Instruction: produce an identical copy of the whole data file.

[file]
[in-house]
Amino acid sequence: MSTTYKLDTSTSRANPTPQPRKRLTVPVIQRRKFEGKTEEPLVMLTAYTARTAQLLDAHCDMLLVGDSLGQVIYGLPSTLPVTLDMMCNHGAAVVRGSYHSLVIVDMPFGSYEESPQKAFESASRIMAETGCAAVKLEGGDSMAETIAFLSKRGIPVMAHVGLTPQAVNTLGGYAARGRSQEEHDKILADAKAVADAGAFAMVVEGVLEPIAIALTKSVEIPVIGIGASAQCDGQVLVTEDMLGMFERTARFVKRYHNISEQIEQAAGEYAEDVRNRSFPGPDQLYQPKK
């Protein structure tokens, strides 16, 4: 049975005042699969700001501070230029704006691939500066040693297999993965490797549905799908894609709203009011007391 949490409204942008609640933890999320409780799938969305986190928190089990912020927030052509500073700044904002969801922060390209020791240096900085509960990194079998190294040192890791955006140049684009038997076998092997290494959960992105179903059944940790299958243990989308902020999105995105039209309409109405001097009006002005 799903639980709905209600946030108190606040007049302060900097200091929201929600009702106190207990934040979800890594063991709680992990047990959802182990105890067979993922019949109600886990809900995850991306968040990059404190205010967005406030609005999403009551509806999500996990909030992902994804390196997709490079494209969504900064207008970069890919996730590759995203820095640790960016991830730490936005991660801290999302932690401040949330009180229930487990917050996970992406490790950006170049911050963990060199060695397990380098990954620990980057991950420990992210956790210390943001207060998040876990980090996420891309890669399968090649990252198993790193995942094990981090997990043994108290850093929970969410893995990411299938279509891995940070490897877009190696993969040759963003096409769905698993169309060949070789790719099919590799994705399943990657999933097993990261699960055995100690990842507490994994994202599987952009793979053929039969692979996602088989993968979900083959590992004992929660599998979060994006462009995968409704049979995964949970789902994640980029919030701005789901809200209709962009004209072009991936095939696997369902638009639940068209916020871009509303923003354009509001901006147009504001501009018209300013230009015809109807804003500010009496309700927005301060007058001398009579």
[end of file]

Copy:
[in-house]
Amino acid sequence: MSTTYKLDTSTSRANPTPQPRKRLTVPVIQRRKFEGKTEEPLVMLTAYTARTAQLLDAHCDMLLVGDSLGQVIYGLPSTLPVTLDMMCNHGAAVVRGSYHSLVIVDMPFGSYEESPQKAFESASRIMAETGCAAVKLEGGDSMAETIAFLSKRGIPVMAHVGLTPQAVNTLGGYAARGRSQEEHDKILADAKAVADAGAFAMVVEGVLEPIAIALTKSVEIPVIGIGASAQCDGQVLVTEDMLGMFERTARFVKRYHNISEQIEQAAGEYAEDVRNRSFPGPDQLYQPKK
């Protein structure tokens, strides 16, 4: 049975005042699969700001501070230029704006691939500066040693297999993965490797549905799908894609709203009011007391 949490409204942008609640933890999320409780799938969305986190928190089990912020927030052509500073700044904002969801922060390209020791240096900085509960990194079998190294040192890791955006140049684009038997076998092997290494959960992105179903059944940790299958243990989308902020999105995105039209309409109405001097009006002005 799903639980709905209600946030108190606040007049302060900097200091929201929600009702106190207990934040979800890594063991709680992990047990959802182990105890067979993922019949109600886990809900995850991306968040990059404190205010967005406030609005999403009551509806999500996990909030992902994804390196997709490079494209969504900064207008970069890919996730590759995203820095640790960016991830730490936005991660801290999302932690401040949330009180229930487990917050996970992406490790950006170049911050963990060199060695397990380098990954620990980057991950420990992210956790210390943001207060998040876990980090996420891309890669399968090649990252198993790193995942094990981090997990043994108290850093929970969410893995990411299938279509891995940070490897877009190696993969040759963003096409769905698993169309060949070789790719099919590799994705399943990657999933097993990261699960055995100690990842507490994994994202599987952009793979053929039969692979996602088989993968979900083959590992004992929660599998979060994006462009995968409704049979995964949970789902994640980029919030701005789901809200209709962009004209072009991936095939696997369902638009639940068209916020871009509303923003354009509001901006147009504001501009018209300013230009015809109807804003500010009496309700927005301060007058001398009579």